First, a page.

“When you had people living in cities where not everybody could go and farm, you had to have a way of planning very carefully for delivery of things in the future,” he said. “You had to have a system of accounting to figure out how many farmers do you need to bring in enough food to feed everybody every day. And so that’s the role that finance began to play as cities needed this tool to grow.”
Indeed, writing, when it first developed in ancient Sumer, was invented for financial contracting and accounting, Goetzmann said.
And as cities grew, they devised more varieties of financial instruments.
An example of one of these financial tools: a Sumerian vase tablet, about the size of a pineapple, that was made about 2,500 BCE. The tablet is actually a reparations document, Goetzmann explained, in fact, the first-known extant reparations document.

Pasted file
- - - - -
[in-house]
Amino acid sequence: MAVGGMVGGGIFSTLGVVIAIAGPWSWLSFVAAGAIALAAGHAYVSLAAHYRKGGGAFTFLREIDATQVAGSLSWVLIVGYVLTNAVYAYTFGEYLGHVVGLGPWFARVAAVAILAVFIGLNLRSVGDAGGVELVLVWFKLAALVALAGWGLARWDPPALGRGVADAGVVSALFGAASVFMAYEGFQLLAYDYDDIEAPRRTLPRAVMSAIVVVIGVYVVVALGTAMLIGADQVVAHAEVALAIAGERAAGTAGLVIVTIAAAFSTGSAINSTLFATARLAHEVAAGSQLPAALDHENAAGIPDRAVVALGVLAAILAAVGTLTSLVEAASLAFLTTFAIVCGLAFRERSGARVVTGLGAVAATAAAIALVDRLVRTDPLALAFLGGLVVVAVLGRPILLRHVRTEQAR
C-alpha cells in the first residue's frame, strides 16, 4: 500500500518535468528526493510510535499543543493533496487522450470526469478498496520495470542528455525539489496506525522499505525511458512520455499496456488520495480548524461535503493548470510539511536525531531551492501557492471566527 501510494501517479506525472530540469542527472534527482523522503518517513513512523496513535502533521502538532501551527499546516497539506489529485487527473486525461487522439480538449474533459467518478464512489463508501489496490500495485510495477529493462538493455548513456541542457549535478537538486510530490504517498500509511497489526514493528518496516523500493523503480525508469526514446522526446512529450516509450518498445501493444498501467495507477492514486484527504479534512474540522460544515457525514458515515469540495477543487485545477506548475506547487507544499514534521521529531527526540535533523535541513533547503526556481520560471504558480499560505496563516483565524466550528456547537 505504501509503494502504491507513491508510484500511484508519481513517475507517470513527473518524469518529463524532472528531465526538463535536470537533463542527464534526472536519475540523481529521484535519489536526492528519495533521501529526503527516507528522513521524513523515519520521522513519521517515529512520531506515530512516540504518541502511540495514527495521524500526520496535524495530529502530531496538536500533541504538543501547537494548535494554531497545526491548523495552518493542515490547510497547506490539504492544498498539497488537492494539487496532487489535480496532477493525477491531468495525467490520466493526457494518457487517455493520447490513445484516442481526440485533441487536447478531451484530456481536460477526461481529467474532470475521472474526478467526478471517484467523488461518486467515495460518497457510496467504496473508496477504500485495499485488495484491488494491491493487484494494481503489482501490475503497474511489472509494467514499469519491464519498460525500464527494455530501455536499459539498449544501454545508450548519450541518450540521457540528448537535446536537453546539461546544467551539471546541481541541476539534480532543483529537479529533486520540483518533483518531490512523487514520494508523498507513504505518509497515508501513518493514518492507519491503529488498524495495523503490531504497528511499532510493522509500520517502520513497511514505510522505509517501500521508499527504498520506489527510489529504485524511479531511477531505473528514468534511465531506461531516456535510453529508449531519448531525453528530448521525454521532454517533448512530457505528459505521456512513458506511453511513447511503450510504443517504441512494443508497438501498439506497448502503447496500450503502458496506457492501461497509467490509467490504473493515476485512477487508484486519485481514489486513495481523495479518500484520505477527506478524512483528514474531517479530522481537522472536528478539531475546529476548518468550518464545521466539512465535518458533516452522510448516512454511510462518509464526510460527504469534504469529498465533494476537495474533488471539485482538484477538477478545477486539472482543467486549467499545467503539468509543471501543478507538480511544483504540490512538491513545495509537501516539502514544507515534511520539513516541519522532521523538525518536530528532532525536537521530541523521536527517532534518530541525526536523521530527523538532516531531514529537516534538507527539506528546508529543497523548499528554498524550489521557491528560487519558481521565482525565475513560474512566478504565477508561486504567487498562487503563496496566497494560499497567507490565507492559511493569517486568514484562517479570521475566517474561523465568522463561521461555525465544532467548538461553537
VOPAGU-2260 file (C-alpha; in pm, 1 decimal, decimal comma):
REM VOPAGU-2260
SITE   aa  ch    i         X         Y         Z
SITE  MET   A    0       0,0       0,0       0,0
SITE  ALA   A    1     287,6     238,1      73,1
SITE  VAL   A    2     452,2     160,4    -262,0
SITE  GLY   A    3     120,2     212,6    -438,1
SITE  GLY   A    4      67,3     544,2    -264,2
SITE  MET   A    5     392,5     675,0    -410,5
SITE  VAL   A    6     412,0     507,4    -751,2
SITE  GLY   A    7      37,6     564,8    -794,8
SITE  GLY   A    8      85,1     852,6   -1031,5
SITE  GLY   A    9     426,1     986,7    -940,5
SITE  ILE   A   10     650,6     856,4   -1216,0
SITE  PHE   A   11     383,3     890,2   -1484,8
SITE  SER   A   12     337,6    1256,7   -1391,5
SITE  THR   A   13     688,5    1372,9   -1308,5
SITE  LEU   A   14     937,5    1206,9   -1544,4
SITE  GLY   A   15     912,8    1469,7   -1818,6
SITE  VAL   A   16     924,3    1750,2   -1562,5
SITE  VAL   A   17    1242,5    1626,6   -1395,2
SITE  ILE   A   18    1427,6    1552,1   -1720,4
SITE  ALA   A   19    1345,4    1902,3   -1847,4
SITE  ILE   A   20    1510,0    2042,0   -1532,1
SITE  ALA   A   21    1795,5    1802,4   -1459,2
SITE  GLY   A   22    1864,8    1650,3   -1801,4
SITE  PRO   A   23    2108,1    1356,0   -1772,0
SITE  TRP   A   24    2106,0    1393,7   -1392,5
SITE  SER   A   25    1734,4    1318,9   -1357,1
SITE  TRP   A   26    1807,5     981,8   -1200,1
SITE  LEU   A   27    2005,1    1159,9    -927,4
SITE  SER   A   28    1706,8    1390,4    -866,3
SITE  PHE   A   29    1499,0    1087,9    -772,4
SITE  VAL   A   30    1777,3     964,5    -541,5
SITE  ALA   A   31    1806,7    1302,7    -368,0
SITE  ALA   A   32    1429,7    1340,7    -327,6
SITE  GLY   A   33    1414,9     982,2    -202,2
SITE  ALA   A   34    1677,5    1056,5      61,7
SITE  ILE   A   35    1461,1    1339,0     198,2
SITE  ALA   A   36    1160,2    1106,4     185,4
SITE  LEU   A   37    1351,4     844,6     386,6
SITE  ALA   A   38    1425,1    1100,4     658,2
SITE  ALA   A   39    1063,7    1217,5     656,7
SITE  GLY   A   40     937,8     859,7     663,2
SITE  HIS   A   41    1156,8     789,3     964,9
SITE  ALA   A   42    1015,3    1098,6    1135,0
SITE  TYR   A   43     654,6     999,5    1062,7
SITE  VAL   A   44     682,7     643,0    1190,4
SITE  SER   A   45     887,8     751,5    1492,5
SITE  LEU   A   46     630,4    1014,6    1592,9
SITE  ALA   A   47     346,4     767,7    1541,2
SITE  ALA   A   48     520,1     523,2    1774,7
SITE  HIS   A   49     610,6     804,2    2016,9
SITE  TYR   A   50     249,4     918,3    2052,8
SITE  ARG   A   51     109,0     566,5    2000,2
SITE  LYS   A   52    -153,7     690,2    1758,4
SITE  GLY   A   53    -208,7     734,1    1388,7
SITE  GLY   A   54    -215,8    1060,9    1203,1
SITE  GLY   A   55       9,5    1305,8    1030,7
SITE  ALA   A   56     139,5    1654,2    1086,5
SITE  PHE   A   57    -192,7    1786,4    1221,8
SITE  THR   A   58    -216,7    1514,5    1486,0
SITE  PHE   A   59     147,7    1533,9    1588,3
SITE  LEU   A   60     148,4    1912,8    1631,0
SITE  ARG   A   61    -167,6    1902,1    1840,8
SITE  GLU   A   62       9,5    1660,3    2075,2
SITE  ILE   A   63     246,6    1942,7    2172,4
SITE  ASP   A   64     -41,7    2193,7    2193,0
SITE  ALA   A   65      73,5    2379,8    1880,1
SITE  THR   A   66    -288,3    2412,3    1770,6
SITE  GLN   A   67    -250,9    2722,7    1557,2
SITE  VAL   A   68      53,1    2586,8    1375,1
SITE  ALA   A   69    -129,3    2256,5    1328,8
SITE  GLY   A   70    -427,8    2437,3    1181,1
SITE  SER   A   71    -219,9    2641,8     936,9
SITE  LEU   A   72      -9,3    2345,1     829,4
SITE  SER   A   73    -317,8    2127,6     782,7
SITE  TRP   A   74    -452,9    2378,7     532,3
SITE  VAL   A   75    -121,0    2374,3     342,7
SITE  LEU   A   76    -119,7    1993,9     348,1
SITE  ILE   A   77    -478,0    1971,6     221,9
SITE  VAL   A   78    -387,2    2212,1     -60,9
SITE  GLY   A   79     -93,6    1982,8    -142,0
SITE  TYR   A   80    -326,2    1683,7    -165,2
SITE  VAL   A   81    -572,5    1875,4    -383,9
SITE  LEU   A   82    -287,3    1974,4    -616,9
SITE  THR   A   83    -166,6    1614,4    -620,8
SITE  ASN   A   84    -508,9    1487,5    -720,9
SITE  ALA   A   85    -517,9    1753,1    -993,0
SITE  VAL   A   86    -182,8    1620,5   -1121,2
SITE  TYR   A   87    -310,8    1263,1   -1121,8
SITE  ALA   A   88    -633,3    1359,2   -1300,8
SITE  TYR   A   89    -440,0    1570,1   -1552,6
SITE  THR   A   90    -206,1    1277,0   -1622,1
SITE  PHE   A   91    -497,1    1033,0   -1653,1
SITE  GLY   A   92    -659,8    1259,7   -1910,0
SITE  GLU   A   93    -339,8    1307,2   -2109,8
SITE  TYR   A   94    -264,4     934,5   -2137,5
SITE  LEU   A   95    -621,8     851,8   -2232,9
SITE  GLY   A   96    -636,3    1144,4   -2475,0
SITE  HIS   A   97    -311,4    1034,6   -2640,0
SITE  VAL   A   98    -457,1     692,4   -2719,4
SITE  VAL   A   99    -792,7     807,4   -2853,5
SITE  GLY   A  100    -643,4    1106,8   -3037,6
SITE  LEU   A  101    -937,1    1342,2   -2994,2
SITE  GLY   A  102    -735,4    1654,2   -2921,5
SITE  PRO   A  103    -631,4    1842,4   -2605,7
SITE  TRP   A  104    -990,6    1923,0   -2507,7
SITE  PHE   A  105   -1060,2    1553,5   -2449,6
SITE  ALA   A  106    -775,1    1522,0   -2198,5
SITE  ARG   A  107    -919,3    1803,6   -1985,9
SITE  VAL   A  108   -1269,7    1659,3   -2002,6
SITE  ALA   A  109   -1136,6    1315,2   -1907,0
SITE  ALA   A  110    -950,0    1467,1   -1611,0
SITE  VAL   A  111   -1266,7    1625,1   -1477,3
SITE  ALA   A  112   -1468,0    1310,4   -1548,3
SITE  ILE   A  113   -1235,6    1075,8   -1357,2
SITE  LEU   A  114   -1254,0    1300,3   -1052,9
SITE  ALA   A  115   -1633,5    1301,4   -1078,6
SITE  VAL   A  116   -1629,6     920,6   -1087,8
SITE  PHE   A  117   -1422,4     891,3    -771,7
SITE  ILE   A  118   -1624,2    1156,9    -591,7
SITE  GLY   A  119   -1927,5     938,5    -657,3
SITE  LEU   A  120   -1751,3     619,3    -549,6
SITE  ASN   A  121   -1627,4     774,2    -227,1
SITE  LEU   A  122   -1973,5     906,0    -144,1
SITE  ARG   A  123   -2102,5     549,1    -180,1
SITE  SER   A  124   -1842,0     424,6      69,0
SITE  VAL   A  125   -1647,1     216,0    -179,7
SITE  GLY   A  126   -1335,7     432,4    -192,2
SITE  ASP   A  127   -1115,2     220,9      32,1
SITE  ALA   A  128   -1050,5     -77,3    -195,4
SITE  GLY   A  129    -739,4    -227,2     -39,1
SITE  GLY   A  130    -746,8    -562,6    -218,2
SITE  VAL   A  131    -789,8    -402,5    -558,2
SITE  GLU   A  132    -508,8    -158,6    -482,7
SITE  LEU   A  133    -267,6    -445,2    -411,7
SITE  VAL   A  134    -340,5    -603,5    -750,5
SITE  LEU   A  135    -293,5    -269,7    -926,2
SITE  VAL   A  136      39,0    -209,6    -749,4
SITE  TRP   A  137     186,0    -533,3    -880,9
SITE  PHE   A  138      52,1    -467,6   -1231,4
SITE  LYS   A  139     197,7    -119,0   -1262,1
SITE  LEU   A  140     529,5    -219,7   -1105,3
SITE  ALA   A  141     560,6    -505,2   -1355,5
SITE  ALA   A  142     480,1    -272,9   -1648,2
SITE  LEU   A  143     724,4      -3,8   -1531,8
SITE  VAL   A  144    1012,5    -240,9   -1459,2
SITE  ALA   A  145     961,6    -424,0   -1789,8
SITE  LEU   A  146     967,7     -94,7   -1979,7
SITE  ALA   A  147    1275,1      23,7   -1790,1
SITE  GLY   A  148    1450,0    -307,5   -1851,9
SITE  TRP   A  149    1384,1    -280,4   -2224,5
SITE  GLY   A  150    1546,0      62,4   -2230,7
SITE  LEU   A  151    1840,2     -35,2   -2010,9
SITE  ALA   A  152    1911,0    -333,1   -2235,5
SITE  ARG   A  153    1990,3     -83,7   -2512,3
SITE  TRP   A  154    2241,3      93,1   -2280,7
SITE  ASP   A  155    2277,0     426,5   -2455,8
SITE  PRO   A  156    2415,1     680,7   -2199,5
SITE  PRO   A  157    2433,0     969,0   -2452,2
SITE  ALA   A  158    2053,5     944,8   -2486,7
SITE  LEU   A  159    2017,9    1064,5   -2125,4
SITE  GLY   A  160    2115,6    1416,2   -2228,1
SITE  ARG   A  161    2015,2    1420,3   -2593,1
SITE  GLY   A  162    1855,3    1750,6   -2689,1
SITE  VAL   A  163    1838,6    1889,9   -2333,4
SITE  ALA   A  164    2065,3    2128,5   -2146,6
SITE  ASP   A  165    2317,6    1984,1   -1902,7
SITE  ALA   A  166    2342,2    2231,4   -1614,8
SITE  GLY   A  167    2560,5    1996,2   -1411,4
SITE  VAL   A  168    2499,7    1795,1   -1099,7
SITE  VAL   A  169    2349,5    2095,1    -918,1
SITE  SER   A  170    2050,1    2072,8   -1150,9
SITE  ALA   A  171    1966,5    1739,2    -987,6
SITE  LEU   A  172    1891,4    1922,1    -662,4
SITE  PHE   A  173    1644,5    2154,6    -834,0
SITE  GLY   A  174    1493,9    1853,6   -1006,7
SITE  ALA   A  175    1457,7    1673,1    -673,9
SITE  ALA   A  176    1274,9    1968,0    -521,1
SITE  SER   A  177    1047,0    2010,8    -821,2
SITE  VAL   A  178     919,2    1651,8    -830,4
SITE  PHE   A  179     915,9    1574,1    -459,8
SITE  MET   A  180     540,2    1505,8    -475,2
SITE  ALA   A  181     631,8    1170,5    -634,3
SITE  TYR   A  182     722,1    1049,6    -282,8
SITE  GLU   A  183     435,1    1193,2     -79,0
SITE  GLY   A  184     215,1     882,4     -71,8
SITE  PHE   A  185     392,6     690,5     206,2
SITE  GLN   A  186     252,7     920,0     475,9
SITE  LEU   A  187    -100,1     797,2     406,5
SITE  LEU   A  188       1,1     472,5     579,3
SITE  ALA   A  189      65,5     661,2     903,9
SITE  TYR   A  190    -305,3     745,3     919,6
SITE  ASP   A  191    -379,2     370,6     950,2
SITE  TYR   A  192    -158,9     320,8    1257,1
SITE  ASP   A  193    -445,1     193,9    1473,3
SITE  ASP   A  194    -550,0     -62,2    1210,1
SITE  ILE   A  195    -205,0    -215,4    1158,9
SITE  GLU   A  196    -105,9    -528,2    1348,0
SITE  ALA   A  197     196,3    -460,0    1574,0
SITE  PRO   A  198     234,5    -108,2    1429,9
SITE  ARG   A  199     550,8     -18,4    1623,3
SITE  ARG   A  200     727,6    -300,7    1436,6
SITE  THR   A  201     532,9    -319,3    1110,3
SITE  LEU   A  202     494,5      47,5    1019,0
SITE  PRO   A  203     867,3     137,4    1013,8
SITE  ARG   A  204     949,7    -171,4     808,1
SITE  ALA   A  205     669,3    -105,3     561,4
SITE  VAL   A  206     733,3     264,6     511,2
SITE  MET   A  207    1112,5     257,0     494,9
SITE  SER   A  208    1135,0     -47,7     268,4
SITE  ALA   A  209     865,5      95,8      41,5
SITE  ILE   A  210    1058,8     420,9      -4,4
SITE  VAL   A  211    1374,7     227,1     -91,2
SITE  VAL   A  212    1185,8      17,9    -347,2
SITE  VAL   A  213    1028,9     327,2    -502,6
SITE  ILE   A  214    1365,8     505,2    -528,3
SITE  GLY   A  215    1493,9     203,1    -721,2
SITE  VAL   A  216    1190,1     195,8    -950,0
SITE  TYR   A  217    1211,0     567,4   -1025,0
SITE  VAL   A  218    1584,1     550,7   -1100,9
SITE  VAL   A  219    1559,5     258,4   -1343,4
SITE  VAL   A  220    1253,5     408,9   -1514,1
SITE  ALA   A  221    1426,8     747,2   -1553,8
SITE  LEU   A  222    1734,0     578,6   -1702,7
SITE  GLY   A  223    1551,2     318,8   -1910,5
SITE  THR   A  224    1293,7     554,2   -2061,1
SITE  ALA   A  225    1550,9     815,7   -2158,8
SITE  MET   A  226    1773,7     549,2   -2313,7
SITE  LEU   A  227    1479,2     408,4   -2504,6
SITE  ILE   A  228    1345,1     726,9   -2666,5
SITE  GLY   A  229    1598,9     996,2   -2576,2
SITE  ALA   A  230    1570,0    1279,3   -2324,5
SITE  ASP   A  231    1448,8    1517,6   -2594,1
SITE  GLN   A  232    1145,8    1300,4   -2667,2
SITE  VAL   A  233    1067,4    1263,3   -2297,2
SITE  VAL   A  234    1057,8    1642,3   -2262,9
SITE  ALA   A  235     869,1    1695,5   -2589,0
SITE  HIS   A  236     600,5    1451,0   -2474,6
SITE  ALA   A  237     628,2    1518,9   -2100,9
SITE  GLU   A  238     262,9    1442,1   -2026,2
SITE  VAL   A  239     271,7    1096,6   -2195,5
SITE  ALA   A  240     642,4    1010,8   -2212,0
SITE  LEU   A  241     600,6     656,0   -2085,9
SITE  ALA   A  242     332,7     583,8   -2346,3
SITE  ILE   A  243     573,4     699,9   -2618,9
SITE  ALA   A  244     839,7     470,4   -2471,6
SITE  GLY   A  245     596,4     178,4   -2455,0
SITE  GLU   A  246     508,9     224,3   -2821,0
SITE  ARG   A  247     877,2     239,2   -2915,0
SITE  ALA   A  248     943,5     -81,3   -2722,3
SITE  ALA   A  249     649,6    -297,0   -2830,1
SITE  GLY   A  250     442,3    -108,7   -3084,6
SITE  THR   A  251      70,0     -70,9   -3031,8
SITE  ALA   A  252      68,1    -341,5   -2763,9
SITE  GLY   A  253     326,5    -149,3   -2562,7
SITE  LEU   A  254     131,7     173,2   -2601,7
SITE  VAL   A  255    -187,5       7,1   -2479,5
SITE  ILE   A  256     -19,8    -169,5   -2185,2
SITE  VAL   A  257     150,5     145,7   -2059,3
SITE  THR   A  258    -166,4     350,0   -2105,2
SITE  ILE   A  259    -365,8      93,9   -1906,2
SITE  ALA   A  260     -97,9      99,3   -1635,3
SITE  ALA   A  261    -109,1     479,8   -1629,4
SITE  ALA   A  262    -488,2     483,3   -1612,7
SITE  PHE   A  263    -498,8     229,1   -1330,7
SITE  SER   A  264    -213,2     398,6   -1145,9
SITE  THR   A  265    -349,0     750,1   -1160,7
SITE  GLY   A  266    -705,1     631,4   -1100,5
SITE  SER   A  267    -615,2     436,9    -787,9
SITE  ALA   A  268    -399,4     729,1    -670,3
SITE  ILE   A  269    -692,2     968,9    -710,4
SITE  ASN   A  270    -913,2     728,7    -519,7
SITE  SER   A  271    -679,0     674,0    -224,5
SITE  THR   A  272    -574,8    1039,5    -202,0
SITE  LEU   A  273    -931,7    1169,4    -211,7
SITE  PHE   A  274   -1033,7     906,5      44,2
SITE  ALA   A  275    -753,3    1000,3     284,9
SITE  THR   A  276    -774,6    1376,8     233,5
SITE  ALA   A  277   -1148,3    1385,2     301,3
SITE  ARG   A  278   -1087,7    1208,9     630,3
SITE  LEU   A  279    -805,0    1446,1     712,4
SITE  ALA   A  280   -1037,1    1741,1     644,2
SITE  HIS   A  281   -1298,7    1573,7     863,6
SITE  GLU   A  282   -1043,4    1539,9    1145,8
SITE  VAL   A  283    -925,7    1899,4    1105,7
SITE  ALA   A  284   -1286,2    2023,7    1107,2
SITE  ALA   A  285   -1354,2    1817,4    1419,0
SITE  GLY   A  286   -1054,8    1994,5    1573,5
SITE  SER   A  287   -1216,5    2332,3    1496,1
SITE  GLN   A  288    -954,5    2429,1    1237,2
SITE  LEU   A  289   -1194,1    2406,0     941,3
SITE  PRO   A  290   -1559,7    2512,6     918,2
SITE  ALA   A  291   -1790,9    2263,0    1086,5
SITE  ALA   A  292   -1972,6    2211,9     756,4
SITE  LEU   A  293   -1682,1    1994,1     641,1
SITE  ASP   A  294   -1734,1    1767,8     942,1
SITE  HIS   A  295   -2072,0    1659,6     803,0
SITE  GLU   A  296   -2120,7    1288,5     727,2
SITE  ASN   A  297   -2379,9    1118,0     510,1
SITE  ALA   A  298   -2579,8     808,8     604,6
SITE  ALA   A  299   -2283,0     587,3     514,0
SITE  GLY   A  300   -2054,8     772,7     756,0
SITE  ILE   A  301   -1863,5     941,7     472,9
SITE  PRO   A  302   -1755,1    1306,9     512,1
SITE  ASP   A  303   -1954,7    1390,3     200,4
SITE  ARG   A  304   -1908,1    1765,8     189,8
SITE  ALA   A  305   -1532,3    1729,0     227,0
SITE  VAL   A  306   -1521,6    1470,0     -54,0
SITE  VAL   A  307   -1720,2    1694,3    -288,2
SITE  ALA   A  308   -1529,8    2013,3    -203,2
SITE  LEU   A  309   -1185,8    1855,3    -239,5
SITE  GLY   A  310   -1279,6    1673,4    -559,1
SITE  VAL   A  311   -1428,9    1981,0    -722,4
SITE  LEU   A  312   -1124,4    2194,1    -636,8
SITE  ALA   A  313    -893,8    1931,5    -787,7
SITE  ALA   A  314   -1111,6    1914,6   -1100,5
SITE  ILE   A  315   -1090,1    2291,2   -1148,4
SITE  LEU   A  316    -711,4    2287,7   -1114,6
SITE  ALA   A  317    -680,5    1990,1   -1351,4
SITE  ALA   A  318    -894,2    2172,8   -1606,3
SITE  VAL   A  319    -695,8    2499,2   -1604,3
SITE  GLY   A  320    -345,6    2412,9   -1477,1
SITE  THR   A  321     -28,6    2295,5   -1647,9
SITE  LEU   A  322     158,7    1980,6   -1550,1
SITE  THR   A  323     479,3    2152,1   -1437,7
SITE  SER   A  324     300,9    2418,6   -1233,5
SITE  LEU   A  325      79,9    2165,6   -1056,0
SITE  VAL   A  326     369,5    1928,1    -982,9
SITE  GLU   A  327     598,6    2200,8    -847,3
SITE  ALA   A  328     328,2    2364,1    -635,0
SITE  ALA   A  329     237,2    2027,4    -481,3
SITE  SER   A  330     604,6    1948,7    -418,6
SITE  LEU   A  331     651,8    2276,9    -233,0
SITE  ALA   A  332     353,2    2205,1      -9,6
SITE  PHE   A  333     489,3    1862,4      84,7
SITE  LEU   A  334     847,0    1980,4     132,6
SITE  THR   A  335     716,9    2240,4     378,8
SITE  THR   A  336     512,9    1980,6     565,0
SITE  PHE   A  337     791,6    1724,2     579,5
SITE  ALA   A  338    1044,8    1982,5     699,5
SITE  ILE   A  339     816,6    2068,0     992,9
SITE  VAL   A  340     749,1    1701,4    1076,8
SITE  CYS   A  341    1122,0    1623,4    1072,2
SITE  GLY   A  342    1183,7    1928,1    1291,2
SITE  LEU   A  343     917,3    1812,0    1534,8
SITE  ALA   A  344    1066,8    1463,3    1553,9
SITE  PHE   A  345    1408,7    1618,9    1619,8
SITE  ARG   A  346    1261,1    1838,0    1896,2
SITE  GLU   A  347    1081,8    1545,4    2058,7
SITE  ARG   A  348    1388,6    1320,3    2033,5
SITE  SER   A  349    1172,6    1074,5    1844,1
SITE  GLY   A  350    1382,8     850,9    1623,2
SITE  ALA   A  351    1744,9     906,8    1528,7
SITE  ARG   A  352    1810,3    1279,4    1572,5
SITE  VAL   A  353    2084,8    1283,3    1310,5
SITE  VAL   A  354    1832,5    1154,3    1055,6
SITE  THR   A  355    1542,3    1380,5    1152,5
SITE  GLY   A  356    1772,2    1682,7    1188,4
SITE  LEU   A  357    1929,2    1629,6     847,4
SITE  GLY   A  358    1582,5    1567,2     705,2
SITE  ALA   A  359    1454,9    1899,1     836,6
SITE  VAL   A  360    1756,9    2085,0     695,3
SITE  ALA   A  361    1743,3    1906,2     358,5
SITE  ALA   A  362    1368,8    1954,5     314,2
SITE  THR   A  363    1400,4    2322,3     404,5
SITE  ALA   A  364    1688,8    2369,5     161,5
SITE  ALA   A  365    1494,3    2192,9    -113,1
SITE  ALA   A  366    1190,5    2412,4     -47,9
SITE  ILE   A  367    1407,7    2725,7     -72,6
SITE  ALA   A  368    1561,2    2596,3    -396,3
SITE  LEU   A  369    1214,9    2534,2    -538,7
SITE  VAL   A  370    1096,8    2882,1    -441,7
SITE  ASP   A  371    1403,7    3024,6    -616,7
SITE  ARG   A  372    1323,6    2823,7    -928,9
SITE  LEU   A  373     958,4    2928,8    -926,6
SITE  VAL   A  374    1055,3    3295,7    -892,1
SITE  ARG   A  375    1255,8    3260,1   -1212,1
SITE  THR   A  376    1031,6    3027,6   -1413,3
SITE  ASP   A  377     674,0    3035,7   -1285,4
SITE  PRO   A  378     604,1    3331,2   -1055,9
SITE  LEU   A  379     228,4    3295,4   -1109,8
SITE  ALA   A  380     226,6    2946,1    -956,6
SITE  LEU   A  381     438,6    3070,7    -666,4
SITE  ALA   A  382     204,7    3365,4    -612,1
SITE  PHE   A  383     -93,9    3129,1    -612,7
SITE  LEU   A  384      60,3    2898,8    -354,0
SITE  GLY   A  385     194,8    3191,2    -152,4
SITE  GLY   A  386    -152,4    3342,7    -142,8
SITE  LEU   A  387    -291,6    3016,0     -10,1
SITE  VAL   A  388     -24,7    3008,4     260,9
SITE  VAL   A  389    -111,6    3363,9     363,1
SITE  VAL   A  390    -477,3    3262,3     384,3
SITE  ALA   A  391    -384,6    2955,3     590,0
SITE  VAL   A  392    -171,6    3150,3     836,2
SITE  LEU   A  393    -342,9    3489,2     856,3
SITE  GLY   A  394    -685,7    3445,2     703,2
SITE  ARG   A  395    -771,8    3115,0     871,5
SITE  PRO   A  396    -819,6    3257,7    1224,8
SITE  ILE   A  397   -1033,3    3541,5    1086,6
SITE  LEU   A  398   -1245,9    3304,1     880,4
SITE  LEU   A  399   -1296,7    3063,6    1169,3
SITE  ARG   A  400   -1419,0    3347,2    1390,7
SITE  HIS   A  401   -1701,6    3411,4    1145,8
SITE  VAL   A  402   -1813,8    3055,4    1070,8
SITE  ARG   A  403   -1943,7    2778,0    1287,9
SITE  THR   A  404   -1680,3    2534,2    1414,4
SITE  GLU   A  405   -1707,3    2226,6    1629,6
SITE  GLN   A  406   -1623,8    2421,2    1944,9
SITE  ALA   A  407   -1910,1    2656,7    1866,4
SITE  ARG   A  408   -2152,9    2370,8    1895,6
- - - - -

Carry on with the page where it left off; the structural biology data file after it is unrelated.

“This is the first document that has compound interest,” Goetzmann said. “The first one that had this notion of money making money. Three little dots are how they express this vast number.”
Beyond money making money, finance was also critical to the creation of representative government.
Coinage and democracy in Ancient Greece
Coinage developed in Greece as part of the foundation of Athenian democracy.
A requirement for building a representative government is establishing a sense of belonging among the citizens of the state.
“One way of getting a lot of buy-in from the people that comprised the tribes of ancient Athens was to put them all on the public dole,” Goetzmann explained. “There’s nothing that makes you buy into being part of an organisation, nothing like getting a salary.”
How did Athens pay its citizens? By having them serve on juries — big, 500-person juries — in exchange for payment in coins.